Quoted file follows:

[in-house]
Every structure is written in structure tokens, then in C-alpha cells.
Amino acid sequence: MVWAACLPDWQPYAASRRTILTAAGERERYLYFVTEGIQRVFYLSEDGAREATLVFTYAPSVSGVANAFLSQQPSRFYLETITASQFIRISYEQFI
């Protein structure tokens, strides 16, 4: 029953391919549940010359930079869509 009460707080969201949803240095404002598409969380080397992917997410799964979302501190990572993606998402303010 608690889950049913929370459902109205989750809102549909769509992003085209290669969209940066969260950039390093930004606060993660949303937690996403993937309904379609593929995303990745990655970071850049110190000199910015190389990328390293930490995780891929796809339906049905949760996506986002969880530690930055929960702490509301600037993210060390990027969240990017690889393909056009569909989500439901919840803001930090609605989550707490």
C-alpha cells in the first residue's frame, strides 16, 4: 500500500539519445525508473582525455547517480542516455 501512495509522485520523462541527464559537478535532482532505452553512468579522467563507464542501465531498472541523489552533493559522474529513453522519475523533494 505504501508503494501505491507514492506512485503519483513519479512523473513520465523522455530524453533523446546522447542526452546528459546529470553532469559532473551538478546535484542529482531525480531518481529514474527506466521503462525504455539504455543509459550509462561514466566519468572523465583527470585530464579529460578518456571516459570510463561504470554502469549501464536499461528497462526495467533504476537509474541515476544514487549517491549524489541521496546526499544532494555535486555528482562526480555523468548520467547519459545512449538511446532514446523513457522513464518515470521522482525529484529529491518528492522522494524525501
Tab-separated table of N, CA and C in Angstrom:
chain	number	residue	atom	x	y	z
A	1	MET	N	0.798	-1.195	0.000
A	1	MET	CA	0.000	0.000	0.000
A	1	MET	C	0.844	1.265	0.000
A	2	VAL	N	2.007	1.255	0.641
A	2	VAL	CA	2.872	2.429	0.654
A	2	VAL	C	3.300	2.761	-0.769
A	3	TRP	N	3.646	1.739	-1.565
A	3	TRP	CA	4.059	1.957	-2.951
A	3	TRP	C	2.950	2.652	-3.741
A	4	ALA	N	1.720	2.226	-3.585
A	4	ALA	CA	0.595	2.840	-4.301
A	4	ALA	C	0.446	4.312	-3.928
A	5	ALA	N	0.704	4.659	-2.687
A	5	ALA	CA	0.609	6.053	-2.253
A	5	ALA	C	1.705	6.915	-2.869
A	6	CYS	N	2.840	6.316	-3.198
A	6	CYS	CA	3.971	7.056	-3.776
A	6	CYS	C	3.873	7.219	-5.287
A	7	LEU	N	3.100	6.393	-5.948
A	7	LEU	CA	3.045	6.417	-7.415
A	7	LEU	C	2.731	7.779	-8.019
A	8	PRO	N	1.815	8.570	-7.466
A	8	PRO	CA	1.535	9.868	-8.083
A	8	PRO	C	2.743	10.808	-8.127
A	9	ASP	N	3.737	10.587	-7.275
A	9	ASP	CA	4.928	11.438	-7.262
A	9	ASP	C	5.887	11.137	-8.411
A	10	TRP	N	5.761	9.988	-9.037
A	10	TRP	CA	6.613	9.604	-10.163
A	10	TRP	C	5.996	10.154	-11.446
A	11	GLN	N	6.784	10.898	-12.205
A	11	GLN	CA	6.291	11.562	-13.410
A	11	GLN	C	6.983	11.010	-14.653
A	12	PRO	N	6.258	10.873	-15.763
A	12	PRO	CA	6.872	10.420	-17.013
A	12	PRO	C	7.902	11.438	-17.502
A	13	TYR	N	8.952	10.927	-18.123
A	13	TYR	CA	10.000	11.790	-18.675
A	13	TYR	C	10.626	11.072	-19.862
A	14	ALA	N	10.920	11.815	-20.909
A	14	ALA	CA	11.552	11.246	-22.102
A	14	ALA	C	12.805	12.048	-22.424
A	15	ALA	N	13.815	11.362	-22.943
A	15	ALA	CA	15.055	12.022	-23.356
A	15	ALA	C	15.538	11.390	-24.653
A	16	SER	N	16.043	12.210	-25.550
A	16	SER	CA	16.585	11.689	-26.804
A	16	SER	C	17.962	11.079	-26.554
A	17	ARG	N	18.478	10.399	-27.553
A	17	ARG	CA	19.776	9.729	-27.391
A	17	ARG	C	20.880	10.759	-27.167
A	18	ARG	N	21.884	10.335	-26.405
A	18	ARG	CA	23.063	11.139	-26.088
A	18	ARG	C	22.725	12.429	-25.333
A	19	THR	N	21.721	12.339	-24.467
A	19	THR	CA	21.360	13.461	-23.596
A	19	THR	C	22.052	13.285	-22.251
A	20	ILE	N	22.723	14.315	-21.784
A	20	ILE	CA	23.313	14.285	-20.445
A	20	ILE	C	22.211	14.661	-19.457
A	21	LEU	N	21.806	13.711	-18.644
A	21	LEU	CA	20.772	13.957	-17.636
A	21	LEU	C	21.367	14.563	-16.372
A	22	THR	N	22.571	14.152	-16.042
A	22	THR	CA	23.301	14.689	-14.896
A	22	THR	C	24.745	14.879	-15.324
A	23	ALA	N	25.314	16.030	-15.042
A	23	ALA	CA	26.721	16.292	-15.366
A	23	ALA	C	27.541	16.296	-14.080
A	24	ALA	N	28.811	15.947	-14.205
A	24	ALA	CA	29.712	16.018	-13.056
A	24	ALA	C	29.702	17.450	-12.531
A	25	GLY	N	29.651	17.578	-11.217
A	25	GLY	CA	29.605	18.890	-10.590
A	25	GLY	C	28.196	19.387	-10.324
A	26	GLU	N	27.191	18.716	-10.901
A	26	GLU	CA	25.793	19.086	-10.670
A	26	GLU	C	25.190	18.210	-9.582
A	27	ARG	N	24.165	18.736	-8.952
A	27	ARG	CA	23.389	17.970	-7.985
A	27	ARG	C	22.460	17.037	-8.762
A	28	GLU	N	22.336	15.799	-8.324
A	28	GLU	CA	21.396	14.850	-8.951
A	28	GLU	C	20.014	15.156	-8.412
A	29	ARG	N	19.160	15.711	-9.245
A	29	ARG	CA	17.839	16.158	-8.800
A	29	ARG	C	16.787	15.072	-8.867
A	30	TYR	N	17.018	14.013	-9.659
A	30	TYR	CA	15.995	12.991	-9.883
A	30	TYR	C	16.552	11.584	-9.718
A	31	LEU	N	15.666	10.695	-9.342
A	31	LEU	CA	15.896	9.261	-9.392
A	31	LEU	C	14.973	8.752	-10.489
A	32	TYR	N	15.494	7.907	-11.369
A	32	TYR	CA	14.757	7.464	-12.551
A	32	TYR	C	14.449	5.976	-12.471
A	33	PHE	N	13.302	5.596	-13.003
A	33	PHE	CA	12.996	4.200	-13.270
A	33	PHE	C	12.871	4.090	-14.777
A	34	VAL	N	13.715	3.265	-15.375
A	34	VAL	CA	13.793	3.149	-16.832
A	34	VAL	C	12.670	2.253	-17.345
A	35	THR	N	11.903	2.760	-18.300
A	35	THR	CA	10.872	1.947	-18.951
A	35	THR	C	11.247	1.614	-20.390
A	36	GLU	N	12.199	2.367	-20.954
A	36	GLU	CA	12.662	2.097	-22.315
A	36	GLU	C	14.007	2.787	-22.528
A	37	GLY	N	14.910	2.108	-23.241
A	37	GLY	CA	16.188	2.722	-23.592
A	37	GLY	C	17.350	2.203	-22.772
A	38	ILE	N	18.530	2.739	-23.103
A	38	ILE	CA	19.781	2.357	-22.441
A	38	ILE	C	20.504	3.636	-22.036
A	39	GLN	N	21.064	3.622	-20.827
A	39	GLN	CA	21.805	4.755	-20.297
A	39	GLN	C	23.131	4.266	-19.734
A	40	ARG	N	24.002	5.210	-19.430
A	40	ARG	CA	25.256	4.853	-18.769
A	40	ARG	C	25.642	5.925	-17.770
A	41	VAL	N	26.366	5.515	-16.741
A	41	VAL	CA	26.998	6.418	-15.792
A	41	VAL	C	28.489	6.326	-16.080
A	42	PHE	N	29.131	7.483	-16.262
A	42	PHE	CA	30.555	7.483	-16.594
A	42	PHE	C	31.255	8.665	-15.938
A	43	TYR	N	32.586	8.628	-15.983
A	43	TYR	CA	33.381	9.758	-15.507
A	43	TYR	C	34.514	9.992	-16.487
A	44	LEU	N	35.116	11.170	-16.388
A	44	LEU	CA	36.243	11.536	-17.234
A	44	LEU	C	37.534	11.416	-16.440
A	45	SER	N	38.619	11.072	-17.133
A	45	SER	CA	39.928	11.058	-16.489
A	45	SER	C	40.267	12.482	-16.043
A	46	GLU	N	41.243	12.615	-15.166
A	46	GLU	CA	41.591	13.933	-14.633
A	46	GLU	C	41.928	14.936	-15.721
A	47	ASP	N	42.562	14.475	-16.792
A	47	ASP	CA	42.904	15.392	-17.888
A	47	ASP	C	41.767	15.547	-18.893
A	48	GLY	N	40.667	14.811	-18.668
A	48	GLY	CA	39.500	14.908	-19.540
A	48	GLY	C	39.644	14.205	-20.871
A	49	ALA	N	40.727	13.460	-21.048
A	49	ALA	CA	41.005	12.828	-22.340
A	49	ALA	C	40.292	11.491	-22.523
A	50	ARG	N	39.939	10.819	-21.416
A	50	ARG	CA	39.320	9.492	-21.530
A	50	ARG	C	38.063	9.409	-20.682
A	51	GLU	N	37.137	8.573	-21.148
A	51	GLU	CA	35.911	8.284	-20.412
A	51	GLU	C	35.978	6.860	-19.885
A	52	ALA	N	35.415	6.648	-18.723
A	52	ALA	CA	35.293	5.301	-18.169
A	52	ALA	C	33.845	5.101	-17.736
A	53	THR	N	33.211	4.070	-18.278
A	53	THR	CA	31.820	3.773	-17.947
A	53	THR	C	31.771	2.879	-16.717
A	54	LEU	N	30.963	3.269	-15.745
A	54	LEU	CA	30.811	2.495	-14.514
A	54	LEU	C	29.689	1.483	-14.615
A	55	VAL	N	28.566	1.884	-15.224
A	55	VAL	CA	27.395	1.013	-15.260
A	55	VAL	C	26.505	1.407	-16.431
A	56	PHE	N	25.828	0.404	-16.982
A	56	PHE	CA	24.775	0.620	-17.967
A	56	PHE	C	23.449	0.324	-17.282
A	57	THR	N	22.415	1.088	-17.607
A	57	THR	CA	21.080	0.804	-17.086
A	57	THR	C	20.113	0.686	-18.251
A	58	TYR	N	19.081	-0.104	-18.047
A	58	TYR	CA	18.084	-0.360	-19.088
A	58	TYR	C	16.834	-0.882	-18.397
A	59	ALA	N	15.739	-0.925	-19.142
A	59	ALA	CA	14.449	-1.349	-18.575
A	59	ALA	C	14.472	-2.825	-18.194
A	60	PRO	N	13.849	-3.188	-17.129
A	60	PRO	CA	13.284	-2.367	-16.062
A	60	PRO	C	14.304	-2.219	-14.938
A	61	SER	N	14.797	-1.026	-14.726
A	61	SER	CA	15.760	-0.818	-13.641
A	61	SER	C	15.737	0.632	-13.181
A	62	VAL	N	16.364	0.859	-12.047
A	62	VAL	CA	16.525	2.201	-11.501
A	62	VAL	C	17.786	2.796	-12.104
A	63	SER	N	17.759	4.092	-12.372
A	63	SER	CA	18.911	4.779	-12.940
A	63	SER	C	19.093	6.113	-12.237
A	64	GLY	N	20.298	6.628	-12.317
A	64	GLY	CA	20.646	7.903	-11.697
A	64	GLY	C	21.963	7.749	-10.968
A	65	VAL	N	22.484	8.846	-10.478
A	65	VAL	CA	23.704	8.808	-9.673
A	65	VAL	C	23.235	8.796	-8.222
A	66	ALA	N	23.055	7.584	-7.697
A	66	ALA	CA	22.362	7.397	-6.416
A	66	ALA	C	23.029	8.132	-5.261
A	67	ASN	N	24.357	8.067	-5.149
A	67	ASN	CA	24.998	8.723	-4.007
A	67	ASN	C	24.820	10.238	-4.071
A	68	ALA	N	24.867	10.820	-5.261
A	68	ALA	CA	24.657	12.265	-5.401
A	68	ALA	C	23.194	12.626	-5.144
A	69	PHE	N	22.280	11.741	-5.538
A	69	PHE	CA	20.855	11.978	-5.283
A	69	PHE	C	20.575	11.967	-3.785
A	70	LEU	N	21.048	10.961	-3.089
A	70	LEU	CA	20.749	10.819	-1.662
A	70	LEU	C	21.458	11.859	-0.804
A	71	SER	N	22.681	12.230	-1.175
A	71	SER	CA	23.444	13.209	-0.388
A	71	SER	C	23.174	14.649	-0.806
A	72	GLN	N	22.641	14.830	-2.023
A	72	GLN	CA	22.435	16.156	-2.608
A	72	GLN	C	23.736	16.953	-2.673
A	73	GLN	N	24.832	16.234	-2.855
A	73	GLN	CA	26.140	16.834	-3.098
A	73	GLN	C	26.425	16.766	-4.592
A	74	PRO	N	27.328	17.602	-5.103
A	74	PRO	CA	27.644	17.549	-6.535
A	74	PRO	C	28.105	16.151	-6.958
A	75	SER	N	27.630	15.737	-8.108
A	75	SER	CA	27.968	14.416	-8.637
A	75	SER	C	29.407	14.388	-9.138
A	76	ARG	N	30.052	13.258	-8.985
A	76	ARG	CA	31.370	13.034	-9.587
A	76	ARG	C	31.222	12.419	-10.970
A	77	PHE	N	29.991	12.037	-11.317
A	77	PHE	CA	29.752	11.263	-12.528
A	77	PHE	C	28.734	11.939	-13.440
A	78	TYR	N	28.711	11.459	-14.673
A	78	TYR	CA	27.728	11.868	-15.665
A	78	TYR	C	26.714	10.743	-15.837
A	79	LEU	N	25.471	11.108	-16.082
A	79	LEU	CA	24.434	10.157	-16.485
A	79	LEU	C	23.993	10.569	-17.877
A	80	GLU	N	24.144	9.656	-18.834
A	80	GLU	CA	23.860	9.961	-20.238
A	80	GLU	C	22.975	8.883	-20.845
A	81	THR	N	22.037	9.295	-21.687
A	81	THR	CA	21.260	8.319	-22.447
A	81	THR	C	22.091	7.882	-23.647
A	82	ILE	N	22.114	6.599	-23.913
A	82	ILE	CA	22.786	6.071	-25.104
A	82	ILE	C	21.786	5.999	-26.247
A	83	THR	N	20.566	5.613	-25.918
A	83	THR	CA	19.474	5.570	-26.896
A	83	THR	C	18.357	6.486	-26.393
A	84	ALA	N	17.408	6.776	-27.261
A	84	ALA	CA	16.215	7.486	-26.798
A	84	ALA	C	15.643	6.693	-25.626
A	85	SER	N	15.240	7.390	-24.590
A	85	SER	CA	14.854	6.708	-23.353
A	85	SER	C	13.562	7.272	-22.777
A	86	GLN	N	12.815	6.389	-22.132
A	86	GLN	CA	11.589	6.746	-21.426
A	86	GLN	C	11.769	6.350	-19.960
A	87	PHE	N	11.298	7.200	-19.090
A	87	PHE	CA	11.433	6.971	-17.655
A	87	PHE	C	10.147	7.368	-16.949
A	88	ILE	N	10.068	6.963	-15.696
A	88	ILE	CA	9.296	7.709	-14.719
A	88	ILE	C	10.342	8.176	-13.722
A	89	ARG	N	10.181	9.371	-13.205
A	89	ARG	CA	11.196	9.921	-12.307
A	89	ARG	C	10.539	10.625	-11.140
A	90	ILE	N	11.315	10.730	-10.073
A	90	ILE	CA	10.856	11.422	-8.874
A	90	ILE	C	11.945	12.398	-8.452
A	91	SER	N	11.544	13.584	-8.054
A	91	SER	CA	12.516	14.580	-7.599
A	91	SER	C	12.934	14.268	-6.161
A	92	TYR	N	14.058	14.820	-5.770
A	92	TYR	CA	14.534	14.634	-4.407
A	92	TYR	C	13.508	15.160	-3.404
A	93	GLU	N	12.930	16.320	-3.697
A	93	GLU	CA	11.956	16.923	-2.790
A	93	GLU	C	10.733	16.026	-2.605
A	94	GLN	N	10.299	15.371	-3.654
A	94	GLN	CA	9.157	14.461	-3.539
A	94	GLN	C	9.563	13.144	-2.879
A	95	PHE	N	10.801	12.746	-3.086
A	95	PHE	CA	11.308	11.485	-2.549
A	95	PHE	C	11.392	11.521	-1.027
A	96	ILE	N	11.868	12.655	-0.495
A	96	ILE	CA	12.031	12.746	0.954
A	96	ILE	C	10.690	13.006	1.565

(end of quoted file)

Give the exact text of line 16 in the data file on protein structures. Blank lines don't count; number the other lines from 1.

A	3	TRP	C	2.950	2.652	-3.741